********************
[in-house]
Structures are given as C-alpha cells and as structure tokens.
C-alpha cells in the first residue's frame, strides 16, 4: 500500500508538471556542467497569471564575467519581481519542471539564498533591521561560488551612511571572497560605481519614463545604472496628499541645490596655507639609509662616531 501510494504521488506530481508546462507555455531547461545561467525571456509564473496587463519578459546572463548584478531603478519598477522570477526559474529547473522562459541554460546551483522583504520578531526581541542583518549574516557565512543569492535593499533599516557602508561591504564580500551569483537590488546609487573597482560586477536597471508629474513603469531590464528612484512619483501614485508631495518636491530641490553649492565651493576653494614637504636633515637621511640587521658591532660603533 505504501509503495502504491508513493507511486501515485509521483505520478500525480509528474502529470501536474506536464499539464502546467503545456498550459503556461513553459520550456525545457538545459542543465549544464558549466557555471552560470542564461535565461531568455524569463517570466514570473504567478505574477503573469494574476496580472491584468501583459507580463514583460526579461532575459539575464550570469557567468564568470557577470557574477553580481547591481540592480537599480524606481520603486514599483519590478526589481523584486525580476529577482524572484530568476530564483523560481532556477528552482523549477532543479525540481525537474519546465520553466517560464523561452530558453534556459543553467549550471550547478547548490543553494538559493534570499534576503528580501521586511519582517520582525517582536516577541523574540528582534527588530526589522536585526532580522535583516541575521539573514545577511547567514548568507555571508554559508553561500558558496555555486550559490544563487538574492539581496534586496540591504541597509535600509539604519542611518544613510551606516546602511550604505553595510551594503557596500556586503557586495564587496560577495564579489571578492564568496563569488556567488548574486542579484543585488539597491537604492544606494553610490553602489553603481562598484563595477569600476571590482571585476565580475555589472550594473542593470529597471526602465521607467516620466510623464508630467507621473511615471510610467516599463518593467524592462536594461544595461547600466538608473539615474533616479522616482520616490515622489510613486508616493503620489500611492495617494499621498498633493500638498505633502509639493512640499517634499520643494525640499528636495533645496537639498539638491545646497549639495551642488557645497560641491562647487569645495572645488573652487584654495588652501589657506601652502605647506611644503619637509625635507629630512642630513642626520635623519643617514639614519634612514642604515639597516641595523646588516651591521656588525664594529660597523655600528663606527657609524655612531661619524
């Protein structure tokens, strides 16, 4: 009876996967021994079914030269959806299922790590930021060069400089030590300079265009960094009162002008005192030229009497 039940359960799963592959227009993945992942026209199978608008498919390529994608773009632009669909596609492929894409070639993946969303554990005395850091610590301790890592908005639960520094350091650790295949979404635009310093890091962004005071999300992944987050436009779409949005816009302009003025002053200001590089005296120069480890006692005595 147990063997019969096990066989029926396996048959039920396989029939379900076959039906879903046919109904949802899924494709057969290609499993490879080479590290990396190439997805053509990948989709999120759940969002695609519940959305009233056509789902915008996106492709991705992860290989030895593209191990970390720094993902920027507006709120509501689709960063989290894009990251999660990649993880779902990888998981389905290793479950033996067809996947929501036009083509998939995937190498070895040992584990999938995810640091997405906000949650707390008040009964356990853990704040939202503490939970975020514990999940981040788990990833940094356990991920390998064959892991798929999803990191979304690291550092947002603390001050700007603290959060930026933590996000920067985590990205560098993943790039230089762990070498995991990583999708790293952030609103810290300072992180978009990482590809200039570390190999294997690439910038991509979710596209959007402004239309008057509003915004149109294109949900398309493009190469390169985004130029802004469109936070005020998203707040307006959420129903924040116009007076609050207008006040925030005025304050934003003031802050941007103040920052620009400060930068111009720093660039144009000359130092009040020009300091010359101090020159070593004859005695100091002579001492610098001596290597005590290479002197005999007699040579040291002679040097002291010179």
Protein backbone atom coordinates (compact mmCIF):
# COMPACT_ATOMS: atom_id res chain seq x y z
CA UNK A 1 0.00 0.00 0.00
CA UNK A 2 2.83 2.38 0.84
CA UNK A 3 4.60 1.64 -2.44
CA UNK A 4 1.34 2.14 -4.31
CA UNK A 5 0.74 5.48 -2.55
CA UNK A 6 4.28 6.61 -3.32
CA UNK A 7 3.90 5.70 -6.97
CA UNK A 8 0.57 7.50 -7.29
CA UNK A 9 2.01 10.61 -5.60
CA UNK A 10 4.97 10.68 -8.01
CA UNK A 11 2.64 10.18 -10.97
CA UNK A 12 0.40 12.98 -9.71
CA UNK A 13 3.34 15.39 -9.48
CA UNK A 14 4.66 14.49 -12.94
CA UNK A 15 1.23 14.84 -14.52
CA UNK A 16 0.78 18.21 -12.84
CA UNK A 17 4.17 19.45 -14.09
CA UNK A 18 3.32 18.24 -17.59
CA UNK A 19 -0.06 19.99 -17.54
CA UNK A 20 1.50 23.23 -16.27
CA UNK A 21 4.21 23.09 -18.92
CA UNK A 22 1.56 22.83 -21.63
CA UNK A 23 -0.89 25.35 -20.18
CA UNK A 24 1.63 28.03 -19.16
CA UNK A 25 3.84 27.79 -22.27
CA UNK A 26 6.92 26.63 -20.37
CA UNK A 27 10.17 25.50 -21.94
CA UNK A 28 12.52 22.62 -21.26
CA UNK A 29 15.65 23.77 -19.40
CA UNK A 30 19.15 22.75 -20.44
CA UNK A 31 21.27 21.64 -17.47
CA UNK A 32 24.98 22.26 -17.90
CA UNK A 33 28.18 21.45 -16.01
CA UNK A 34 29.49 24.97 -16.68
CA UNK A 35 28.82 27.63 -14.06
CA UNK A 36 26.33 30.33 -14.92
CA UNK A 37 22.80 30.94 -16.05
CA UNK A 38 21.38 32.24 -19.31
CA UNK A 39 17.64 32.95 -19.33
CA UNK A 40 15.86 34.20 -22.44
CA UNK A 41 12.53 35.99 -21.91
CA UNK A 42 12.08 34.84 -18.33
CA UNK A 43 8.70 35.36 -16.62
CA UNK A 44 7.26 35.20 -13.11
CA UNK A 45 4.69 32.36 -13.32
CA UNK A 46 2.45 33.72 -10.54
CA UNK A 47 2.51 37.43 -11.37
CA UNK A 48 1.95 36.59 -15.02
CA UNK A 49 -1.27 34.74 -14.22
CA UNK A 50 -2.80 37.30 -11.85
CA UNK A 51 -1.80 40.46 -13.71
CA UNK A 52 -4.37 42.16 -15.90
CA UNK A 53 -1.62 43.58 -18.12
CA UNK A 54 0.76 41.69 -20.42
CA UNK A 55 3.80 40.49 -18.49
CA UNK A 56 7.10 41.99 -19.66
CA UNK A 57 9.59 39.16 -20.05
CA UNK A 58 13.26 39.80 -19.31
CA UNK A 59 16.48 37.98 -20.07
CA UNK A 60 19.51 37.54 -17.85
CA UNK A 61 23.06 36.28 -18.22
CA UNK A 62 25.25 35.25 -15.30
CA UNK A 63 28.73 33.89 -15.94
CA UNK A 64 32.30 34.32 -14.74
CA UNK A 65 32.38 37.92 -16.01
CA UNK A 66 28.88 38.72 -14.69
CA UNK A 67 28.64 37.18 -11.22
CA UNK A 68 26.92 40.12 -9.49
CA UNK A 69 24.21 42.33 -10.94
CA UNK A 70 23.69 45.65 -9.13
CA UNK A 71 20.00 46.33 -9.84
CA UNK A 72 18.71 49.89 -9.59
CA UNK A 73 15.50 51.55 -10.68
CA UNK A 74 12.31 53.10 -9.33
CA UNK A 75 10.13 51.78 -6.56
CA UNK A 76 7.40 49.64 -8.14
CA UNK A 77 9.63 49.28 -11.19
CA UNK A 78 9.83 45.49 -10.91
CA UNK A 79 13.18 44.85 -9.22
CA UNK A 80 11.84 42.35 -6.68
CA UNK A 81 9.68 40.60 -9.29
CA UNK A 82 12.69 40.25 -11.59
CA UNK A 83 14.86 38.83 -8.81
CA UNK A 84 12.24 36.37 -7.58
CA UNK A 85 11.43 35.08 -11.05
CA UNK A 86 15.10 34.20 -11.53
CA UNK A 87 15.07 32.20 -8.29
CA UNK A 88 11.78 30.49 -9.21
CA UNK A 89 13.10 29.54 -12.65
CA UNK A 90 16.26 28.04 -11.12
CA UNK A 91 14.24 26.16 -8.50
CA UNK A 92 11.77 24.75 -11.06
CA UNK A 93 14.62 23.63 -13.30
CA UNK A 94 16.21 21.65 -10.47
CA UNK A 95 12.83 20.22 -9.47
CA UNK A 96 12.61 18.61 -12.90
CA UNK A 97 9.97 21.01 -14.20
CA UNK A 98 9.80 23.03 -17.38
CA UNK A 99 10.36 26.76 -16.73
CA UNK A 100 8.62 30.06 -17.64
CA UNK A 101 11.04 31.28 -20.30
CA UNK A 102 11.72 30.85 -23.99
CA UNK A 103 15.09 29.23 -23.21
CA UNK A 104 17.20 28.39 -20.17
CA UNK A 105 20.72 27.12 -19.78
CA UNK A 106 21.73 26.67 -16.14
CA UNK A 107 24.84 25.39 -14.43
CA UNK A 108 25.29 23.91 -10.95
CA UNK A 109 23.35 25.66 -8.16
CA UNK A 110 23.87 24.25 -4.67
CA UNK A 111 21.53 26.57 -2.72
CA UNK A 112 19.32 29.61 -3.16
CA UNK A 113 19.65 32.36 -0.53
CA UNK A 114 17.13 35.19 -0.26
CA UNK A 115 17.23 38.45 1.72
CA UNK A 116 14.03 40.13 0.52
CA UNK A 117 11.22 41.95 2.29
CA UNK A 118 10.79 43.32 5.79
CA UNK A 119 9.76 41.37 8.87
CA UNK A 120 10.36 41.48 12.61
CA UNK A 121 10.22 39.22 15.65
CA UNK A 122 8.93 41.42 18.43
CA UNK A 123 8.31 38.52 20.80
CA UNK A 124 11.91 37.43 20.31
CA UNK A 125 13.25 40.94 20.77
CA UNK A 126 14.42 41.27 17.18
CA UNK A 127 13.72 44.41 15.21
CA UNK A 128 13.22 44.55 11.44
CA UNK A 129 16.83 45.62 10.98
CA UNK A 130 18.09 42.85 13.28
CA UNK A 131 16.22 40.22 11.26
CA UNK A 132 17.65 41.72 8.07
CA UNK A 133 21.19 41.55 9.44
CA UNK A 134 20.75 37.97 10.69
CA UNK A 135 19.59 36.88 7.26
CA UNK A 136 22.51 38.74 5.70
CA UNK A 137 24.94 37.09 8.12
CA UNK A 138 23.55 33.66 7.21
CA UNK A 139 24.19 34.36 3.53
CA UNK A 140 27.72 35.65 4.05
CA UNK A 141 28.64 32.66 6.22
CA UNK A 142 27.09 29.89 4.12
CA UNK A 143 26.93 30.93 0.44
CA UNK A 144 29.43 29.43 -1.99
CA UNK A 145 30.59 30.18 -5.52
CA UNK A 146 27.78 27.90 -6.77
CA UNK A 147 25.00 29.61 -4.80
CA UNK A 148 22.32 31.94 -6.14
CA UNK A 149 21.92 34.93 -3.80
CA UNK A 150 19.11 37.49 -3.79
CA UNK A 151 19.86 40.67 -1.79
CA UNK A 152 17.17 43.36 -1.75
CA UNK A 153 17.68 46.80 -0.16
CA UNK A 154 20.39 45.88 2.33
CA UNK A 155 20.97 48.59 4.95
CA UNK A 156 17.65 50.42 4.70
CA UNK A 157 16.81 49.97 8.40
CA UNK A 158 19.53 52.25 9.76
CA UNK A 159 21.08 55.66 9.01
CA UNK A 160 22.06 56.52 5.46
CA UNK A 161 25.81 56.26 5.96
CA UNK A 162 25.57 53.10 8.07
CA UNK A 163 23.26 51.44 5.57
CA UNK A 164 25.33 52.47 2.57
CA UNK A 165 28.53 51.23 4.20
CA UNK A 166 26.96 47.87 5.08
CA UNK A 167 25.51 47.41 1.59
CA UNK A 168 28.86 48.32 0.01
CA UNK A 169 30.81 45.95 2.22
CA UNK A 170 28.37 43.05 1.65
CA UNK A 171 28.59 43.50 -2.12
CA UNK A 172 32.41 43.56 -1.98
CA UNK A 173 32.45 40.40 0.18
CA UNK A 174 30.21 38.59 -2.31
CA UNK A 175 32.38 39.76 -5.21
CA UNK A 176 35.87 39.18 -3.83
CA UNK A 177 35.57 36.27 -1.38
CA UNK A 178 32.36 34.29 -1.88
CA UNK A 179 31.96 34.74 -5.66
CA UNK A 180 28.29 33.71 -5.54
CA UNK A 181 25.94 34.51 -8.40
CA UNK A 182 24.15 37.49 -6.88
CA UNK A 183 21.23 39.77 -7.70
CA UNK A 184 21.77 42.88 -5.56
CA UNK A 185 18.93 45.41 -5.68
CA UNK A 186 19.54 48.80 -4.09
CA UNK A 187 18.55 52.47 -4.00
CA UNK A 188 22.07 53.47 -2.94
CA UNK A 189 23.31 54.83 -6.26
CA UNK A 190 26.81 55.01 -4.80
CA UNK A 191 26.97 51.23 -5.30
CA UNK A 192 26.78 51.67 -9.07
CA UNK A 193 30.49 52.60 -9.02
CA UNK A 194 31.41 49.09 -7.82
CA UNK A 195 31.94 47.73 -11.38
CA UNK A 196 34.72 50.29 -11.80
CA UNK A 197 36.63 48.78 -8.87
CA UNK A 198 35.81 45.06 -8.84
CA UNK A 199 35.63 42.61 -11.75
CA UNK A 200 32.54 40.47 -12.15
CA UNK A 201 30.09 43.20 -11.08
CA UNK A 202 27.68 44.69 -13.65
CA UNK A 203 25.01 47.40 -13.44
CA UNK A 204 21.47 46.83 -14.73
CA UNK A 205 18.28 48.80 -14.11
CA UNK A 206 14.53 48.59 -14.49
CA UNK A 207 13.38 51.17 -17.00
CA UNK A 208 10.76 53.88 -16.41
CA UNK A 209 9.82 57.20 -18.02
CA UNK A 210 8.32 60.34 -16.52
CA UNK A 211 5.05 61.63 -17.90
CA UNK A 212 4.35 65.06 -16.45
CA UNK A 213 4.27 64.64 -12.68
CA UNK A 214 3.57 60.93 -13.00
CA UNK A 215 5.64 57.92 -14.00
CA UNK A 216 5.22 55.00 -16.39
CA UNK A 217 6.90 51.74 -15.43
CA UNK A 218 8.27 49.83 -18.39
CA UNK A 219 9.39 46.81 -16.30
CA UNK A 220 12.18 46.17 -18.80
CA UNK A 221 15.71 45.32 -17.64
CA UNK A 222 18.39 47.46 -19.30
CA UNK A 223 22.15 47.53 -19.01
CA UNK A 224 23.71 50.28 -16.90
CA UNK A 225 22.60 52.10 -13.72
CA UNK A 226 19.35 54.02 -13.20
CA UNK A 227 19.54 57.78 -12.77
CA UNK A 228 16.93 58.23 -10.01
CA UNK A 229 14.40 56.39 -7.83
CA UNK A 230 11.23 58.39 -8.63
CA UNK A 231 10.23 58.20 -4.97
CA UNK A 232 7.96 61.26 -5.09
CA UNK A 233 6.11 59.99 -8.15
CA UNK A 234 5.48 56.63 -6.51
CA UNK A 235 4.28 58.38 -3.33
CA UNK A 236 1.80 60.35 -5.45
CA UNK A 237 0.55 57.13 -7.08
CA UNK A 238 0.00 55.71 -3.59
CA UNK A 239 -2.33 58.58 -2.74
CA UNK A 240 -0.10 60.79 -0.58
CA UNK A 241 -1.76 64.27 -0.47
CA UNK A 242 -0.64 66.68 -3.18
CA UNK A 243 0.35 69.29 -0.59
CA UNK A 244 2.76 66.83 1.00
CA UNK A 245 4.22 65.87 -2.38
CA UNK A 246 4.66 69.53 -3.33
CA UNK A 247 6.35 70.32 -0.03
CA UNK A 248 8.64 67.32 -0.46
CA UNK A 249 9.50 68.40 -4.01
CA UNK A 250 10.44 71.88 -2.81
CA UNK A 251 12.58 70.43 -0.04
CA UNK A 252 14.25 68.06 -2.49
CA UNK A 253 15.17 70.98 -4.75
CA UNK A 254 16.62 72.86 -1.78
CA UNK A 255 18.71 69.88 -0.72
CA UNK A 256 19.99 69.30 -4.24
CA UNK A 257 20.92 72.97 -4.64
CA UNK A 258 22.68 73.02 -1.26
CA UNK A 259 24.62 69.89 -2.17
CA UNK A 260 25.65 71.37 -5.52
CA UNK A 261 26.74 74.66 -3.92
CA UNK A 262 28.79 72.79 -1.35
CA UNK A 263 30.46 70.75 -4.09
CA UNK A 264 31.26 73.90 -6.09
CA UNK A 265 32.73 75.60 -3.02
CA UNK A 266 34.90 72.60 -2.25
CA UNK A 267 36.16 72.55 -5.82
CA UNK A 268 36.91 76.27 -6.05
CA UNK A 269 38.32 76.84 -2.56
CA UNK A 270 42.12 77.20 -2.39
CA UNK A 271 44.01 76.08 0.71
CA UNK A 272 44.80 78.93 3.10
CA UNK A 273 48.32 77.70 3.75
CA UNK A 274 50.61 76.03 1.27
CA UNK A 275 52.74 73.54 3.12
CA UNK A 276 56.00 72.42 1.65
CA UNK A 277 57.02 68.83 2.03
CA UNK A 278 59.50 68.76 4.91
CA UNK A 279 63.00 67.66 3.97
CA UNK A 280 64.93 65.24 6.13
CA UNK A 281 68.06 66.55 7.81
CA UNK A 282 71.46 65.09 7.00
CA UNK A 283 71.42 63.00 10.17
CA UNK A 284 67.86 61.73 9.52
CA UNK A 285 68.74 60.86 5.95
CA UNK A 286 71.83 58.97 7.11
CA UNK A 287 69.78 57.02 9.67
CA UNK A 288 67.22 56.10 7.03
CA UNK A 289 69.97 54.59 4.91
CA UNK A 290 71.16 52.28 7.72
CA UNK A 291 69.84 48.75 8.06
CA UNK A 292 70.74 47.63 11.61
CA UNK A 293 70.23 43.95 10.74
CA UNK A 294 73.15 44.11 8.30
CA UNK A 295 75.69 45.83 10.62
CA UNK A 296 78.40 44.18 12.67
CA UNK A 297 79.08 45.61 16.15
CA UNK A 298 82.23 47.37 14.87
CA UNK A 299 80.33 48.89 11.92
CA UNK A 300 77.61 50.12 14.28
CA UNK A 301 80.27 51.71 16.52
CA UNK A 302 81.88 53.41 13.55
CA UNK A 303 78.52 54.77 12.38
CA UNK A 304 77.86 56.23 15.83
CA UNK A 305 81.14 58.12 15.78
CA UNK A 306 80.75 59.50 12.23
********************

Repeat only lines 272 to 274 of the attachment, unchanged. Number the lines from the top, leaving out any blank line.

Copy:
CA UNK A 266 34.90 72.60 -2.25
CA UNK A 267 36.16 72.55 -5.82
CA UNK A 268 36.91 76.27 -6.05